Richard J. Cox's Personal Archives and a New Archival Calling: Readings, Reflections and Ruminations (Litwin Books, 2008) is one archivist's take on the state of the field. Cox is one of the most thoughtful and always-worth-reading archivists out there, and this extended essay on the role of personal archives is certainly one that should be examined closely by those of us who continue to face every day the challenges wrought by recent technological and societal shifts.
Cox argues that as technology and a record-keeping impulse seems to be propelling people to create and maintain personal archives, professional archivists should be prepared to engage with the public in real, meaningful ways - assisting them in the retention and preservation of personal and family documents, and coming to grips with the ways in which blogs, digital photography and other digital forms will impact both personal archives and institutional collections.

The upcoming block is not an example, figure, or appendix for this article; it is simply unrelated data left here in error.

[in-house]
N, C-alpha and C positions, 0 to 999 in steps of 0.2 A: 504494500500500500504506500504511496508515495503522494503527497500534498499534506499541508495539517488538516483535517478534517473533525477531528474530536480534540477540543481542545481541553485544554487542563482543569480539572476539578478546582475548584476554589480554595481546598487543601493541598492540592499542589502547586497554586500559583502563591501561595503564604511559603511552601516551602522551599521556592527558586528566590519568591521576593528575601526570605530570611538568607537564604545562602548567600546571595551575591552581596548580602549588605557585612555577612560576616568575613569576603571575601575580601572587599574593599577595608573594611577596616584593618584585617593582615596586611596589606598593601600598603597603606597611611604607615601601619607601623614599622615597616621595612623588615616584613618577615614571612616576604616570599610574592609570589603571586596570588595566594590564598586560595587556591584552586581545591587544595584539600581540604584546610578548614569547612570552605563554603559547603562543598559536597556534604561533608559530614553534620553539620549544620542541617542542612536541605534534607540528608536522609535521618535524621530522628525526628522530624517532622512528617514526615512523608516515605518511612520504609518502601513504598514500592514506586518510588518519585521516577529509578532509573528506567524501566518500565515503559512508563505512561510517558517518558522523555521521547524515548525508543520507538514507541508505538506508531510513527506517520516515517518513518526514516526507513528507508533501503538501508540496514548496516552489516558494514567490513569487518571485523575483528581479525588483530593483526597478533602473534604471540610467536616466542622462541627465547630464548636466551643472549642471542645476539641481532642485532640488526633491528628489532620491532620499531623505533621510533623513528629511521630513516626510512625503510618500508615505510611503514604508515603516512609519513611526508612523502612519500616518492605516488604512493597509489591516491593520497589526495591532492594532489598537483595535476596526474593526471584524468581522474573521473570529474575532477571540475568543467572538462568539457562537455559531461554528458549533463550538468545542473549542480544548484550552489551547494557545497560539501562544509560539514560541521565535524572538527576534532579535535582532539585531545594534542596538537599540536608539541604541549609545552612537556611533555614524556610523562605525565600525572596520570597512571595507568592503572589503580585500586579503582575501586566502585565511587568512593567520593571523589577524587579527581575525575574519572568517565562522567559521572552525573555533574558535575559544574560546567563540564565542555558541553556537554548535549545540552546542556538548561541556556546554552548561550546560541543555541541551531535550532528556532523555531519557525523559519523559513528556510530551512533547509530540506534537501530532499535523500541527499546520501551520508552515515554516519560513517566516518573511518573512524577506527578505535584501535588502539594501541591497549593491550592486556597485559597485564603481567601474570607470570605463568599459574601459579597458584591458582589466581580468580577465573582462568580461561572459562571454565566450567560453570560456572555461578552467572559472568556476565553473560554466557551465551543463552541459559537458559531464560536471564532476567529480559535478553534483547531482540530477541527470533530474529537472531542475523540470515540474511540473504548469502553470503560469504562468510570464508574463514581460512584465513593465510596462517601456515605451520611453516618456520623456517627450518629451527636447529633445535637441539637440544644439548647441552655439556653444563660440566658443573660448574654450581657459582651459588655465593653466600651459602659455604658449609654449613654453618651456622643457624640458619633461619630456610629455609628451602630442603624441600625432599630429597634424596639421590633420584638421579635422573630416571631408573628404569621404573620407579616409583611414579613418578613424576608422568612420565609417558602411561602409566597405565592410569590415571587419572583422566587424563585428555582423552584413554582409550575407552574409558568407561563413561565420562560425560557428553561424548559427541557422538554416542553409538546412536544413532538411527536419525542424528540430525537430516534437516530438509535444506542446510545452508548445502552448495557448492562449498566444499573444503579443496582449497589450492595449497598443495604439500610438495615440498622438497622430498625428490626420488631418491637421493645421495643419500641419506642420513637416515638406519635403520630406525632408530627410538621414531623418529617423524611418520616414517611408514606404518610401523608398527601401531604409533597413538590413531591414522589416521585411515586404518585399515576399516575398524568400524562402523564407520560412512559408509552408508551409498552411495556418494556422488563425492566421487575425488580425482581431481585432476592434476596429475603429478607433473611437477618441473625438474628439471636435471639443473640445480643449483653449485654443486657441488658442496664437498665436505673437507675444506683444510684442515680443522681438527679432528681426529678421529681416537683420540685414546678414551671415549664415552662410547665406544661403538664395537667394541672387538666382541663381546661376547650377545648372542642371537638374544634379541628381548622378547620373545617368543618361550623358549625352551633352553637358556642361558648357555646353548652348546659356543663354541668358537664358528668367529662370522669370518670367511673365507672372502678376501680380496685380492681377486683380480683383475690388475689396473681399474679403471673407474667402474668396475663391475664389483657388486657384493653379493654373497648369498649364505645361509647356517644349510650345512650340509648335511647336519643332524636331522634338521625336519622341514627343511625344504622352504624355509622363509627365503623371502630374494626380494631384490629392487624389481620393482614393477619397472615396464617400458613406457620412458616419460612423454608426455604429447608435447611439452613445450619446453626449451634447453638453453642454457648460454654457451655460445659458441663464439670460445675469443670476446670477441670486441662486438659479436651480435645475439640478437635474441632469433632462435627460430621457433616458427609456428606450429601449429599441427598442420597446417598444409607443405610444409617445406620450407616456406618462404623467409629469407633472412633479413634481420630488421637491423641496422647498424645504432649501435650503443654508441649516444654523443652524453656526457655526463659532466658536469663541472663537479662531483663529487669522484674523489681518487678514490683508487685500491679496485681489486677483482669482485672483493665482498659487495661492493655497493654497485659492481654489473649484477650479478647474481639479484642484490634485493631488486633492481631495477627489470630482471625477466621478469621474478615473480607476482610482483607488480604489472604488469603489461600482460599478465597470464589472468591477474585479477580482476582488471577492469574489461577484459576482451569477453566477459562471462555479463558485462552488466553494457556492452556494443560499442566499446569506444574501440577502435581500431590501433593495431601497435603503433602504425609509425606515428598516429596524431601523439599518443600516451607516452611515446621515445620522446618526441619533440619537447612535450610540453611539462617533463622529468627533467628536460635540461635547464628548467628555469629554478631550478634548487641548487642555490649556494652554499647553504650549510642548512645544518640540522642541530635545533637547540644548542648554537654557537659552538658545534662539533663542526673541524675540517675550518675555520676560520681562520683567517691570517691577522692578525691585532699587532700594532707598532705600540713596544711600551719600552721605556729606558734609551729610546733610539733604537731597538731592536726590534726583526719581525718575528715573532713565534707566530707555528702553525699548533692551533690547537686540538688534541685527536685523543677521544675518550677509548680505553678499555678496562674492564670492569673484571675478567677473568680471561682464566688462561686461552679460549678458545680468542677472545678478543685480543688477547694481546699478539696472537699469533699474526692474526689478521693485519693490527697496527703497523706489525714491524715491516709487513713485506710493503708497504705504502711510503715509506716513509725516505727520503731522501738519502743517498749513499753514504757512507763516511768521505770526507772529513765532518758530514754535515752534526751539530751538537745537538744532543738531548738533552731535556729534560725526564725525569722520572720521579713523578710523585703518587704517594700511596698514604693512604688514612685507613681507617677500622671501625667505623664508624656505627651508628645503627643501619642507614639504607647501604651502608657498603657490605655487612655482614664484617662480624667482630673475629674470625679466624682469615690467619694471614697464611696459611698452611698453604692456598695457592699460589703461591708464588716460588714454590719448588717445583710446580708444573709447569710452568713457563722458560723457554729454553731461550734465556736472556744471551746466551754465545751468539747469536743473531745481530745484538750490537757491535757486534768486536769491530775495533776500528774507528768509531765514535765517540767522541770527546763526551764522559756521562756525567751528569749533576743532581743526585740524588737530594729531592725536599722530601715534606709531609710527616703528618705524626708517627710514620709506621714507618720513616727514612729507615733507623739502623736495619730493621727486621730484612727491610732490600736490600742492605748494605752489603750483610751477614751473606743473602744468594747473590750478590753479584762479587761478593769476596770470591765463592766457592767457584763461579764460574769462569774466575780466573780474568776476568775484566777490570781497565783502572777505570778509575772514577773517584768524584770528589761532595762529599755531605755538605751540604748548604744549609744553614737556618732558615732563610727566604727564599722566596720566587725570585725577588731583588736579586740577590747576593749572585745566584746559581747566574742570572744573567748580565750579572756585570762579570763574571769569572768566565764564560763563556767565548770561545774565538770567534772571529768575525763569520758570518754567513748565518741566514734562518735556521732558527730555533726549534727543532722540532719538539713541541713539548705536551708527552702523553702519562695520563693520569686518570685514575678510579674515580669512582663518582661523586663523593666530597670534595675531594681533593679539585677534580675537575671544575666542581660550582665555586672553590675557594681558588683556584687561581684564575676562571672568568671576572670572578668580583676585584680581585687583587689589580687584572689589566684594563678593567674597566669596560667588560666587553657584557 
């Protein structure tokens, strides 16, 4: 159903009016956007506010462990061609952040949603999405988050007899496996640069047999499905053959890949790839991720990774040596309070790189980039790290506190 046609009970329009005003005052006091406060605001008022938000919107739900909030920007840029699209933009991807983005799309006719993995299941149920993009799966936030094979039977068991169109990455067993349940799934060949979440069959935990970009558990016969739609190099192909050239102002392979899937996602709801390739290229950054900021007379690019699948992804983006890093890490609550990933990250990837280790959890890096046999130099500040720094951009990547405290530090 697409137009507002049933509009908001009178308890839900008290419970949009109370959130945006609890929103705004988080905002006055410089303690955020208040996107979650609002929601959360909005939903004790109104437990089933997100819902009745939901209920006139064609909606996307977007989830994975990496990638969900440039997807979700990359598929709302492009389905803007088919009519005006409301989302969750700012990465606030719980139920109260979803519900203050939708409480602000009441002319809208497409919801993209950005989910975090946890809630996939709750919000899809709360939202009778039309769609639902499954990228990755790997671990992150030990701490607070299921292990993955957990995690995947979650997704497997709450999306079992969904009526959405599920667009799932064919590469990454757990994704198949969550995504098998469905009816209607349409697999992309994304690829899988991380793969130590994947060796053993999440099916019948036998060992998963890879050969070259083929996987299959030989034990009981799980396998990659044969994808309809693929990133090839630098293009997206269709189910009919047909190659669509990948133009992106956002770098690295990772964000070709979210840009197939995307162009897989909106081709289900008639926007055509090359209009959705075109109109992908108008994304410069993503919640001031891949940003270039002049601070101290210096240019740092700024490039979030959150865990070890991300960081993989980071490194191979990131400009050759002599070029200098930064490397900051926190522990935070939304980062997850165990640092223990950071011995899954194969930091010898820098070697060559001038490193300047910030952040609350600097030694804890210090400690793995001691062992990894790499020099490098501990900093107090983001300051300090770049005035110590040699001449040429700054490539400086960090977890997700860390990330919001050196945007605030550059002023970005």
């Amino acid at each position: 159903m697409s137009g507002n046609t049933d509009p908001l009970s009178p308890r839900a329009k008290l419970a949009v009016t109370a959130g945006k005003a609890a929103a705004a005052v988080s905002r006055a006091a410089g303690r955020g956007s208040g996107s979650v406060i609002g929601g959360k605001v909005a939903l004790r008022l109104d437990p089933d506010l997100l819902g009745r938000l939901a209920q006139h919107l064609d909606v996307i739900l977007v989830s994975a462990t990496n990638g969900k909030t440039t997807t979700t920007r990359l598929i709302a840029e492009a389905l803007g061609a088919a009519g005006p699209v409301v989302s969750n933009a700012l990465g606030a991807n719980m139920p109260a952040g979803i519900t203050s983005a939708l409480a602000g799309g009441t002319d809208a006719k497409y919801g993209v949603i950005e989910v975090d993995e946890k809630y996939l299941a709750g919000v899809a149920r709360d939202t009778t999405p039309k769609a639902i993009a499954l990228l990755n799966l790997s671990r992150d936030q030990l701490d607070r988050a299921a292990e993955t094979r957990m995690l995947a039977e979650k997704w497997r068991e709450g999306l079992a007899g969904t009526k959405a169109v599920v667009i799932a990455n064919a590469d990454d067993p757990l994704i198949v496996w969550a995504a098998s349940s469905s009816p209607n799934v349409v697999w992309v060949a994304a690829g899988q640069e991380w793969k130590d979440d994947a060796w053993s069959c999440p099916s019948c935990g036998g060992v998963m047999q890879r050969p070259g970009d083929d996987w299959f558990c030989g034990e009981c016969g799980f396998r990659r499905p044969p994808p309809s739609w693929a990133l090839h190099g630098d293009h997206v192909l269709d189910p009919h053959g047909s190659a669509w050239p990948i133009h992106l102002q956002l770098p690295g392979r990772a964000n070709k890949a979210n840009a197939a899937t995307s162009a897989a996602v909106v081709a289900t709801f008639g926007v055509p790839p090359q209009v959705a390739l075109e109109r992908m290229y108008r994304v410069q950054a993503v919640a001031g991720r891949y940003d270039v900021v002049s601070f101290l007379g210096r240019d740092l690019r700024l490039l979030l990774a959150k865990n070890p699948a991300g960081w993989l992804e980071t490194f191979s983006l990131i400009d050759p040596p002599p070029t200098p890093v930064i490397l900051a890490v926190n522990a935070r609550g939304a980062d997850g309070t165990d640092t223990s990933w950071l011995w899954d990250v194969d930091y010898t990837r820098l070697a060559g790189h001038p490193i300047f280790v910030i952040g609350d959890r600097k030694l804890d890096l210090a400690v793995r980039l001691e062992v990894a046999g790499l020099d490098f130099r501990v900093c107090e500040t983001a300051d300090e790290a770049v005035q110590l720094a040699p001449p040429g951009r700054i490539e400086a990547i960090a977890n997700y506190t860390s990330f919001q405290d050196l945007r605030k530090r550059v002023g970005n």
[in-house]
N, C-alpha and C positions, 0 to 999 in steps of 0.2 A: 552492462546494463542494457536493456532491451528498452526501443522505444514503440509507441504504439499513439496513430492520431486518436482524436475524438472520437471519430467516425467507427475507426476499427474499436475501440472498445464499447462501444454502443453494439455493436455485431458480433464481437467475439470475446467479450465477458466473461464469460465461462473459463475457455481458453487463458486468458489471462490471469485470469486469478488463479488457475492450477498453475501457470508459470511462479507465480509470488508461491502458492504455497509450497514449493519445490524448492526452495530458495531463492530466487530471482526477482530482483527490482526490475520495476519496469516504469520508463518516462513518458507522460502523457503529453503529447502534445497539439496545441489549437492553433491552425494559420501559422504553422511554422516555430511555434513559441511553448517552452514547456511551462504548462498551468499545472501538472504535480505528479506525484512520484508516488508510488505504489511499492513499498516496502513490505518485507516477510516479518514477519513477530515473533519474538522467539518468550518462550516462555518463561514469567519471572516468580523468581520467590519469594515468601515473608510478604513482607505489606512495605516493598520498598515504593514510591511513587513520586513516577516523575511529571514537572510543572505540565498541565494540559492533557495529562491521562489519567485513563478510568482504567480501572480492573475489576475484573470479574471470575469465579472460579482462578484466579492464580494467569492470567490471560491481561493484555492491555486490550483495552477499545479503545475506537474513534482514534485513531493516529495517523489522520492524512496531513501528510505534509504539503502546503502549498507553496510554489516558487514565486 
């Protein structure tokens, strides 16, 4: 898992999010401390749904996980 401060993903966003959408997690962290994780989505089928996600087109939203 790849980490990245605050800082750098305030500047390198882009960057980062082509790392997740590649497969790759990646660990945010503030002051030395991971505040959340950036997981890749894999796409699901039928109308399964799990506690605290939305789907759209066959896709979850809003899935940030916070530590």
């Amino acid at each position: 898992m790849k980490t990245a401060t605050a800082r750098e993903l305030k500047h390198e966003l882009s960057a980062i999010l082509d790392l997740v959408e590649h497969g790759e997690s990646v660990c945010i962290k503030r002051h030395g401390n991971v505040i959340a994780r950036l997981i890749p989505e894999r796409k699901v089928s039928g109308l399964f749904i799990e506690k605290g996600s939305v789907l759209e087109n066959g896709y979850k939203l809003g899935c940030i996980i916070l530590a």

This wide-ranging book reveals Cox's vast knowledge of contemporary authors and their writings. He quotes and examines everyone from Derrida to David Weinberger, Simon Worrall to Sven Birkerts, Paul Collins to Robert Darnton and Anthony Grafton. His bibliography runs to more than forty pages, and one would do well to mine it for a very useful reading list.
A timely, necessary look at the archival world as it is, and a positive prescription for how it could be.